13 September 2023
Data and commentary provided by Mathys & Squire has featured in an article by Tech.EU and Life Sciences Intellectual Property Review providing an update on the rise of patent applications submitted by universities.
An extended version of the press release is available below.
The UK’s 50 largest universities* filed 433 new patent applications last year**, shows new research from Mathys & Squire, the leading intellectual property law firm, as they increasingly commercialise the output of their research programmes.
Iain Armstrong, Partner at Mathys & Squire, says UK universities have made substantial efforts in recent years to both increase the commercial value of their research work and to protect this IP through patent applications.
The impact of university generated IP has been noticeable in areas such as material science, biotech and pharmaceuticals. For example, the UK’s first approved COVID vaccine was developed at Oxford University.
Largely centered around Cambridge University, Cambridge has become one of Europe’s most successful technology clusters, home to 12 companies valued at more than $1 billion, including pharmaceutical giant, AstraZeneca.
Cambridge University has acted as catalyst for many of these companies, with output either directly based on research produced by the university or in collaboration with research teams. Others are founded or staffed by Cambridge alumni.
The most prolific UK university, in terms of patent filings, last year was the University of Oxford. Oxford University Innovation, who manage the university’s IP, have an admirable track record of successfully launching spinout businesses and attracting investment based on the university’s IP. The university has built up a reputation as a leader in biotechnology and pharmaceuticals***.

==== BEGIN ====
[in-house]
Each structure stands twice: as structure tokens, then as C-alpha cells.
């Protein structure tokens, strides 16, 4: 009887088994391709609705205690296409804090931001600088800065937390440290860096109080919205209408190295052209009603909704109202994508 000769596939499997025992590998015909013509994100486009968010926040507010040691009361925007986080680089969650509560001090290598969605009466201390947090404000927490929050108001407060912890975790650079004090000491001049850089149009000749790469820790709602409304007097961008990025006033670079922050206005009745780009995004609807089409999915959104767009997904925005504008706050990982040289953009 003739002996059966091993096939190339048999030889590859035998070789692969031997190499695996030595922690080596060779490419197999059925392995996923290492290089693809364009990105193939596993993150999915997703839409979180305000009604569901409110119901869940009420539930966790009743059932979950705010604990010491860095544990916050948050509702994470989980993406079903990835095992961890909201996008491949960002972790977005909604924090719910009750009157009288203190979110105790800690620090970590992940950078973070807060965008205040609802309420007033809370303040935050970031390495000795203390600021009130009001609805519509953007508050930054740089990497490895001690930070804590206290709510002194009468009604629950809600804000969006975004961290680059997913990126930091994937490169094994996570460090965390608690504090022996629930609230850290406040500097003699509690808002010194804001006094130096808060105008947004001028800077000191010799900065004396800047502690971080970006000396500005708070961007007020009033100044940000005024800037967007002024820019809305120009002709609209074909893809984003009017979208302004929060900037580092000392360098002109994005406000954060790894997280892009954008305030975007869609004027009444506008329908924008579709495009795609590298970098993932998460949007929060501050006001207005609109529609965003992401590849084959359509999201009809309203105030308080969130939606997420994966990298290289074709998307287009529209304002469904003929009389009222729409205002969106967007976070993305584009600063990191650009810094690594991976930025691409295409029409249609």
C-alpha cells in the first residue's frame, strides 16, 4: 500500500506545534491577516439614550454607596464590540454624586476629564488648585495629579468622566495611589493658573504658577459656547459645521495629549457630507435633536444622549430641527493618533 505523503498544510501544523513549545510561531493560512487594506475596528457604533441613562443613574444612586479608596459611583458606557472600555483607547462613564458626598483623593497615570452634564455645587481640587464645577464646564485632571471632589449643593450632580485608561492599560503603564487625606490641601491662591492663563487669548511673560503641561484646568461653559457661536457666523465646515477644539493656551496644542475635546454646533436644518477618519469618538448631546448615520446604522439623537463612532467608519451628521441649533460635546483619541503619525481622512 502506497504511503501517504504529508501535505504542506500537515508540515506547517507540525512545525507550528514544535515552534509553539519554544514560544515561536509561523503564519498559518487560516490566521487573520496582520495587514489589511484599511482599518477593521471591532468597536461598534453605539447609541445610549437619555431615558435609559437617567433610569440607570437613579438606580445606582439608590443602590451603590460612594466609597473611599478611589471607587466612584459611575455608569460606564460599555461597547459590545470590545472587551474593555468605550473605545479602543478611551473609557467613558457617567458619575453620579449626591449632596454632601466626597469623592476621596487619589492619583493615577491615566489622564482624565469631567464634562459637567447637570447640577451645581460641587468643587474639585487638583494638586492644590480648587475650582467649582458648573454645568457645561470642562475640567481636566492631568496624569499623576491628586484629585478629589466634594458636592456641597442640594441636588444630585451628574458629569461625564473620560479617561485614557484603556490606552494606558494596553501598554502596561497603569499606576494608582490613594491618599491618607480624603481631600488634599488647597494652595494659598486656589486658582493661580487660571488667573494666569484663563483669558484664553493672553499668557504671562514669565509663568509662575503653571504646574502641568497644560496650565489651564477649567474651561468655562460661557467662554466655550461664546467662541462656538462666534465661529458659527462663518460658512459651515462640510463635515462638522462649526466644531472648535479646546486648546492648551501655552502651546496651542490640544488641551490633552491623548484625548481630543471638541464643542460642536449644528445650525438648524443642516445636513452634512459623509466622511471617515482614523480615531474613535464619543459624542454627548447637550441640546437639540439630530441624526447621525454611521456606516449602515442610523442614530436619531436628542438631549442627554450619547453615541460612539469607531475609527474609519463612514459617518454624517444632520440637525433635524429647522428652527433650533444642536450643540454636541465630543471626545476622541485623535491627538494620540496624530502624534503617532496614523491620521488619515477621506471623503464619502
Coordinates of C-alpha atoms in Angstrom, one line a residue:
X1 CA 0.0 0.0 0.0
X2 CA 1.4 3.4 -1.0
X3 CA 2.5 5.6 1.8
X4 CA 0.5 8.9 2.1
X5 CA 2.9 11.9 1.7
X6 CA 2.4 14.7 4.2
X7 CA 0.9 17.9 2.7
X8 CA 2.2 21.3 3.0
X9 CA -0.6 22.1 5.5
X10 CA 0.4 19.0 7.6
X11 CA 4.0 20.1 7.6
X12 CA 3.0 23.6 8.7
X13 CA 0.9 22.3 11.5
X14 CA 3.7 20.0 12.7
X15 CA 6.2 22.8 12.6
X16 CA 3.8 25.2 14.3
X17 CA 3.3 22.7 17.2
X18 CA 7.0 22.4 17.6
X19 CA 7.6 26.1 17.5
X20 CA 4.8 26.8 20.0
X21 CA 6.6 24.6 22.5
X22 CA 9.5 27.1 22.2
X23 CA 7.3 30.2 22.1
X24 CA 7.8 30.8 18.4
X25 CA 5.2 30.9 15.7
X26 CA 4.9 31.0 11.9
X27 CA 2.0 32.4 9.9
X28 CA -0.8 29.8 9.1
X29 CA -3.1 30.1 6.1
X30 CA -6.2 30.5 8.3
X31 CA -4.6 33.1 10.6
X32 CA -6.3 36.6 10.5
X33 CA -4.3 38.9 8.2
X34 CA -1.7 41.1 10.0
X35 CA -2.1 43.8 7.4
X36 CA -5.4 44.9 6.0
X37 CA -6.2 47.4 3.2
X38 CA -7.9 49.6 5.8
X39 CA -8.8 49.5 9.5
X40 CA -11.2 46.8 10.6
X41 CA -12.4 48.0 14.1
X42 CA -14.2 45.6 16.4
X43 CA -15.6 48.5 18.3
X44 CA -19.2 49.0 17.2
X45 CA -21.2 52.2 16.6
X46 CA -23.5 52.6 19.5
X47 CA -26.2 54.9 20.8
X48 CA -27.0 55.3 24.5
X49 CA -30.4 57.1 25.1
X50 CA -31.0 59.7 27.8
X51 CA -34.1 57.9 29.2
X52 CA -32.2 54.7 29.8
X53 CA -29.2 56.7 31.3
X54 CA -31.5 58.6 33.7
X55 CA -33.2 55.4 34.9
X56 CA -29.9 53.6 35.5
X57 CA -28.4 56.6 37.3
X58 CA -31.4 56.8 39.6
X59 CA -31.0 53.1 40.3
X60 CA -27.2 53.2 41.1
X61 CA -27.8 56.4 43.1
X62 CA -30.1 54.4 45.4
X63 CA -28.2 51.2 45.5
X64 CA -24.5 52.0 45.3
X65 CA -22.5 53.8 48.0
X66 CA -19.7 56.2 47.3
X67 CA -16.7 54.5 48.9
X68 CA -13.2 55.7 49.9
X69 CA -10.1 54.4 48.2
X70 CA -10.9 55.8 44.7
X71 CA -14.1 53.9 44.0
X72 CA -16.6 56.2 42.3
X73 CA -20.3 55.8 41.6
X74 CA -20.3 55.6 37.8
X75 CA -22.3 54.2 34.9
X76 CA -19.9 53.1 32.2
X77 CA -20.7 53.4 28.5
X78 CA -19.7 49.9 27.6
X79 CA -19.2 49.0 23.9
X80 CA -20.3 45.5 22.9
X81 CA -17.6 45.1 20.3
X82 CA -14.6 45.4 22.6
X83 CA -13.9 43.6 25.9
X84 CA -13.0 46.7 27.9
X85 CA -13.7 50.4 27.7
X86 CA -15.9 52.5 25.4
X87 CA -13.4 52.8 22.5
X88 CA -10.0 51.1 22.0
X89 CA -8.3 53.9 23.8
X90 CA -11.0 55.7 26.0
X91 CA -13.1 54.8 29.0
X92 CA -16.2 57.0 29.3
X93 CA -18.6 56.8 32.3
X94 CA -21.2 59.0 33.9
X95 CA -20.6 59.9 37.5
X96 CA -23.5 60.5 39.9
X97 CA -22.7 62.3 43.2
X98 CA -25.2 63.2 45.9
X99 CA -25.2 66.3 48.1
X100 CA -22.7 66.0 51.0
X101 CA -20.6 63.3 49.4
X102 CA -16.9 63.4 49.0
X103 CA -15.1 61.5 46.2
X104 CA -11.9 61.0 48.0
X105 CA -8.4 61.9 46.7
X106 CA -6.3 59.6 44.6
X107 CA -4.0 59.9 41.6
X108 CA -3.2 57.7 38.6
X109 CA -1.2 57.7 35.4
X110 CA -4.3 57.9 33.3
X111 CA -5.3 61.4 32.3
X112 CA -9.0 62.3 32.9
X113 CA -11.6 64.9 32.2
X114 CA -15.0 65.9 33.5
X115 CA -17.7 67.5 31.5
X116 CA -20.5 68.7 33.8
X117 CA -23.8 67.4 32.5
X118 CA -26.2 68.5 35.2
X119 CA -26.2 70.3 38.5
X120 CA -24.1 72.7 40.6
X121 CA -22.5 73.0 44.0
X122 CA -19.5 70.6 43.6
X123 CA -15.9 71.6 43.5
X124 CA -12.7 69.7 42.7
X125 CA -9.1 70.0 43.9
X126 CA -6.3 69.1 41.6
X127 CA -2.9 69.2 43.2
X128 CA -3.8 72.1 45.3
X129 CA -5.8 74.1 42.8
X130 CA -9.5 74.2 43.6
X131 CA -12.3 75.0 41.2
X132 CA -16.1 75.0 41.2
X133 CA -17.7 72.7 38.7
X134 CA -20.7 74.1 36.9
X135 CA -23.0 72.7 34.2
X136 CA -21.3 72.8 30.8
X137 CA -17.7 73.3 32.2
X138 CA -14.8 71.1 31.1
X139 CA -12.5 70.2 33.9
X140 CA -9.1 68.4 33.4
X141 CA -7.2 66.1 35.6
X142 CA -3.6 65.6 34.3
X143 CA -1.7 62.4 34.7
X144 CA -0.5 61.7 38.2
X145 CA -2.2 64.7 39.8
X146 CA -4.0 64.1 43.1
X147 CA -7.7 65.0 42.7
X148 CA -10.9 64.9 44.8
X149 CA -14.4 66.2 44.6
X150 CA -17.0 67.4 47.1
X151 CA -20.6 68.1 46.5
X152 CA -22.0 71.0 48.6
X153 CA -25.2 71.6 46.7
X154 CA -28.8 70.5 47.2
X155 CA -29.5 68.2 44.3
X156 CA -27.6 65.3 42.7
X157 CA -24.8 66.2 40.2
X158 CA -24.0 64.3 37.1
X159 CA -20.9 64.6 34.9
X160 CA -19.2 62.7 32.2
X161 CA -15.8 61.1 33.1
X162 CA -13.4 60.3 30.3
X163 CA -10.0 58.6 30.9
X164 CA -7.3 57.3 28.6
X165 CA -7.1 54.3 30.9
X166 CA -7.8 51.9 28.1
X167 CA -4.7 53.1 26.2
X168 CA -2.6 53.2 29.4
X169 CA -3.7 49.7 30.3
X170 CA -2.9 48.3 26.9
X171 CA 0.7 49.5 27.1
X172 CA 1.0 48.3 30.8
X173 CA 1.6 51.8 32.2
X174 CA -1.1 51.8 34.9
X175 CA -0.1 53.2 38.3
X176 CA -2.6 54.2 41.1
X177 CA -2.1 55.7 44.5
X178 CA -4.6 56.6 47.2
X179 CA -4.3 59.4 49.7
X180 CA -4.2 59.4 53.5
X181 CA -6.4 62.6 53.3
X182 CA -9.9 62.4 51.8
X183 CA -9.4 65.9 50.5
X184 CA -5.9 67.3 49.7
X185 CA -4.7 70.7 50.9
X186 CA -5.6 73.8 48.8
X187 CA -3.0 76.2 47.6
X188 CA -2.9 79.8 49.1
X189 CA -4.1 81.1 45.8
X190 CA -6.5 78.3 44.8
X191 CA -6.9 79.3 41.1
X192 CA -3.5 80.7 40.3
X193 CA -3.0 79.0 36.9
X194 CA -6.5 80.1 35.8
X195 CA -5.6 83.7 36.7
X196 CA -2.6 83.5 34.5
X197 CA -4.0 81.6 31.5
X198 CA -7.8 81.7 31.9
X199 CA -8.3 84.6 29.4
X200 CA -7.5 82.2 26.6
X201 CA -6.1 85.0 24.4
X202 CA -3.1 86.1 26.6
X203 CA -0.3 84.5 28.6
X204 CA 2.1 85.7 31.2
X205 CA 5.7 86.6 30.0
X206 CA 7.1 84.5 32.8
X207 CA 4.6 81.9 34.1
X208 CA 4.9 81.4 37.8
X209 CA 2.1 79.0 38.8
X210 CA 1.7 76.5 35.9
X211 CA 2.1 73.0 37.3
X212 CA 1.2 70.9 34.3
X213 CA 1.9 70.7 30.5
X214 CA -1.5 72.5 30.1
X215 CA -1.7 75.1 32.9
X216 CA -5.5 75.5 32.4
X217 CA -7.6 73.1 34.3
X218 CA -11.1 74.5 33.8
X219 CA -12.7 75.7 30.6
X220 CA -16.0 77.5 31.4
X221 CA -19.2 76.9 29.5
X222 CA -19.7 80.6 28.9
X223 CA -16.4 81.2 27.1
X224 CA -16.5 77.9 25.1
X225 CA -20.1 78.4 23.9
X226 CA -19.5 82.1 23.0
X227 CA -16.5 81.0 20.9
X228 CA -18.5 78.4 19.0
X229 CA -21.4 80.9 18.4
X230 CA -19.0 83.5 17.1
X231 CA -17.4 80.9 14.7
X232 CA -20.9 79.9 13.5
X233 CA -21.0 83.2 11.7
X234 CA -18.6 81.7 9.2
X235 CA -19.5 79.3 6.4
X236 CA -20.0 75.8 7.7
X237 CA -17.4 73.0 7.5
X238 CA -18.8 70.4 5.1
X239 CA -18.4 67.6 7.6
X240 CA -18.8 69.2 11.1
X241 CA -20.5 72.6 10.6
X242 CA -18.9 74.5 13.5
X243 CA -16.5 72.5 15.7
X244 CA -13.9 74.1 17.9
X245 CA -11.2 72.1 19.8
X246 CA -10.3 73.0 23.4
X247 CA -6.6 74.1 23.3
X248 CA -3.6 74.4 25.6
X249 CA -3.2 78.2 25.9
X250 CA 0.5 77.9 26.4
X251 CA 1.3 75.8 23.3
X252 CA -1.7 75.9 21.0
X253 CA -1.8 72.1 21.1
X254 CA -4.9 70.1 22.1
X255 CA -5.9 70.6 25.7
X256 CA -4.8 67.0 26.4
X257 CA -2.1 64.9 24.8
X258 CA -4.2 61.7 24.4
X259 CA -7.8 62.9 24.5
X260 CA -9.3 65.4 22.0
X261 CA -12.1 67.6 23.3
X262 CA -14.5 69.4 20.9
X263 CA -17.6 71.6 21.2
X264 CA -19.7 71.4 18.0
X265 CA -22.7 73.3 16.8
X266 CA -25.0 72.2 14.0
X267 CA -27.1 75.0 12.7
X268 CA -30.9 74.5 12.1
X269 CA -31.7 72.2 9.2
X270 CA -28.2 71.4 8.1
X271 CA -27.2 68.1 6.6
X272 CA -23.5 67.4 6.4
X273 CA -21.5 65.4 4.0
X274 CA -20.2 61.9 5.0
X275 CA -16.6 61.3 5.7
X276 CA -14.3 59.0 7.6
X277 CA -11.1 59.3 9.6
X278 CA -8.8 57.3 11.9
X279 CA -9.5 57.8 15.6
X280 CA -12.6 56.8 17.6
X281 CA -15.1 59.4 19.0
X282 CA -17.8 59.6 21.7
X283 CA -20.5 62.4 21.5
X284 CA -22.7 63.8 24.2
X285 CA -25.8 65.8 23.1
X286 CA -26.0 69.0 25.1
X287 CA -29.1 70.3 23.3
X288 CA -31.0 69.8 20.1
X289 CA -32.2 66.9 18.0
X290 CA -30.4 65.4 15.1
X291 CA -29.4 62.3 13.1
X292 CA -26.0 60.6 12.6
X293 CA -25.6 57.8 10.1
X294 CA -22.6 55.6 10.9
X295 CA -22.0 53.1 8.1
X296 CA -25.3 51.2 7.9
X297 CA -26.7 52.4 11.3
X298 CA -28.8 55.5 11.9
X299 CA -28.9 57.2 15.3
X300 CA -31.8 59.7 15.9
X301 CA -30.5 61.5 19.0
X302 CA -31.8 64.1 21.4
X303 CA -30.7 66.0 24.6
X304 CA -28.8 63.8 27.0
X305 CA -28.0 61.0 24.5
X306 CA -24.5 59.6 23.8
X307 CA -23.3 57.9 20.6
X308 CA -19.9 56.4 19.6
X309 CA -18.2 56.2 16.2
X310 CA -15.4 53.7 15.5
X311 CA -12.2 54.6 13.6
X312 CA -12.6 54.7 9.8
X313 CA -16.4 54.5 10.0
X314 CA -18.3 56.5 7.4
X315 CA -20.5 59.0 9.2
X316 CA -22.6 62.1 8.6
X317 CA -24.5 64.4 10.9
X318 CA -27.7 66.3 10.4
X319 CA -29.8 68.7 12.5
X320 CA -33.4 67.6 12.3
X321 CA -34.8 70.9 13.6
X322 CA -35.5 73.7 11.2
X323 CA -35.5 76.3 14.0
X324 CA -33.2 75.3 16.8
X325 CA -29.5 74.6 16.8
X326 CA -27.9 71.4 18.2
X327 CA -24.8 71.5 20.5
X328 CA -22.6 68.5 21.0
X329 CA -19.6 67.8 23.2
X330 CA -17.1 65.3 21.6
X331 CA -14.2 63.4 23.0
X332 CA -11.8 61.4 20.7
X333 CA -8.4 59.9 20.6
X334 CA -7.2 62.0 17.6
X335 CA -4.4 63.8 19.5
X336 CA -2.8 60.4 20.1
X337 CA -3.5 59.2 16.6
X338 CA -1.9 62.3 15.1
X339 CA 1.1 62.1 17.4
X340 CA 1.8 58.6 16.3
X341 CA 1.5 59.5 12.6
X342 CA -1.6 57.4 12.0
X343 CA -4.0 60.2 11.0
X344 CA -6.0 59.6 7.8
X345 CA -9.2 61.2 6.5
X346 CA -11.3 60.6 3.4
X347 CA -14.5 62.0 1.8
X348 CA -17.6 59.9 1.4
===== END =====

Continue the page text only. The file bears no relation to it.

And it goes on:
Many of the patent applications filed by UK universities are in areas in which technological progress is in high demand. This includes nanotechnology, green technology and artificial intelligence.
Universities in the US still lead the way for IP innovation. The most prolific filer of patent applications last year were Massachusetts Institute of Technology (MIT) and Harvard University, which filed 329 and 247 applications respectively.
Legislation such as the Bayh-Dole Act has helped the US lead the way in patent filings. The act creates an arrangement where the government have a quick route into protecting US technology by giving patent ownership to the university. In turn, the university is incentivised to take full ownership through a slice of royalties for a project it didn’t need to fund****.
Iain Armstrong says the UK Government should consider taking a leaf from the US Government’s book, increasing support for financing IP innovation, taking inspiration from schemes that are available to US academic and research institutions.
Iain Armstrong, says: “The past few decades have seen UK universities progress leaps and bounds in turning their research into intellectual property.”
“UK universities are home to some of the world’s brightest minds but there is clearly more potential to be unlocked. Helping remove some of the red tape and providing much needed funding would go a long way towards helping the UK catch up with the US.”
“Utilising universities’ ability to produce intellectual property and work alongside businesses is something the United States is particularly good at. It wouldn’t hurt for the UK Government to consider taking a leaf from their book.”
*By number of students
**Year end September 30 2022, research used WIPO patentscope
***Oxford University Innovation
*Year-end December 31
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